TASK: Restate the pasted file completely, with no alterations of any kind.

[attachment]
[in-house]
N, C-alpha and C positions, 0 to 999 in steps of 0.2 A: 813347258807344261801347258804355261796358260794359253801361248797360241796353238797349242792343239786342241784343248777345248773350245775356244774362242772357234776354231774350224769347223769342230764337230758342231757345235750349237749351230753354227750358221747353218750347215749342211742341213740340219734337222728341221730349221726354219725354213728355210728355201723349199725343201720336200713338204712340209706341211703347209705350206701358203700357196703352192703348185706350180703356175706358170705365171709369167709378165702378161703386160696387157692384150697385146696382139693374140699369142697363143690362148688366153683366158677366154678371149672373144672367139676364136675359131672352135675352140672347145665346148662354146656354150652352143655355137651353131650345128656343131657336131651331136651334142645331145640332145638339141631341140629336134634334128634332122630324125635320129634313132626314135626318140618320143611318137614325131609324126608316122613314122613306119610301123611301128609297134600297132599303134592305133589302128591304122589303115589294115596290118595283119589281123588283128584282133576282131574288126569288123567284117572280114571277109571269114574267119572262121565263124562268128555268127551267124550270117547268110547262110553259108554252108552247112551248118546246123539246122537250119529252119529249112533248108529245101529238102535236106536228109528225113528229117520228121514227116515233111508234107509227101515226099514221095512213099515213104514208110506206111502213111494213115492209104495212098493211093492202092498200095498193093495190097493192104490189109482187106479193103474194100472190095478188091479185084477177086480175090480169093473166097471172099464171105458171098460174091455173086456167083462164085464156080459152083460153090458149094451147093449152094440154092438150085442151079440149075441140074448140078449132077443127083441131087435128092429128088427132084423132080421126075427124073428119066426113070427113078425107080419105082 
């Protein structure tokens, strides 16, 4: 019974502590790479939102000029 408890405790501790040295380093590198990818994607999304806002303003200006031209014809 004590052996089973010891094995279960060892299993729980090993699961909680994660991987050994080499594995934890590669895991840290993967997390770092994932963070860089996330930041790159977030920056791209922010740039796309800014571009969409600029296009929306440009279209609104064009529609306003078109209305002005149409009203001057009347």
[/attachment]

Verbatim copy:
[in-house]
N, C-alpha and C positions, 0 to 999 in steps of 0.2 A: 813347258807344261801347258804355261796358260794359253801361248797360241796353238797349242792343239786342241784343248777345248773350245775356244774362242772357234776354231774350224769347223769342230764337230758342231757345235750349237749351230753354227750358221747353218750347215749342211742341213740340219734337222728341221730349221726354219725354213728355210728355201723349199725343201720336200713338204712340209706341211703347209705350206701358203700357196703352192703348185706350180703356175706358170705365171709369167709378165702378161703386160696387157692384150697385146696382139693374140699369142697363143690362148688366153683366158677366154678371149672373144672367139676364136675359131672352135675352140672347145665346148662354146656354150652352143655355137651353131650345128656343131657336131651331136651334142645331145640332145638339141631341140629336134634334128634332122630324125635320129634313132626314135626318140618320143611318137614325131609324126608316122613314122613306119610301123611301128609297134600297132599303134592305133589302128591304122589303115589294115596290118595283119589281123588283128584282133576282131574288126569288123567284117572280114571277109571269114574267119572262121565263124562268128555268127551267124550270117547268110547262110553259108554252108552247112551248118546246123539246122537250119529252119529249112533248108529245101529238102535236106536228109528225113528229117520228121514227116515233111508234107509227101515226099514221095512213099515213104514208110506206111502213111494213115492209104495212098493211093492202092498200095498193093495190097493192104490189109482187106479193103474194100472190095478188091479185084477177086480175090480169093473166097471172099464171105458171098460174091455173086456167083462164085464156080459152083460153090458149094451147093449152094440154092438150085442151079440149075441140074448140078449132077443127083441131087435128092429128088427132084423132080421126075427124073428119066426113070427113078425107080419105082 
């Protein structure tokens, strides 16, 4: 019974502590790479939102000029 408890405790501790040295380093590198990818994607999304806002303003200006031209014809 004590052996089973010891094995279960060892299993729980090993699961909680994660991987050994080499594995934890590669895991840290993967997390770092994932963070860089996330930041790159977030920056791209922010740039796309800014571009969409600029296009929306440009279209609104064009529609306003078109209305002005149409009203001057009347």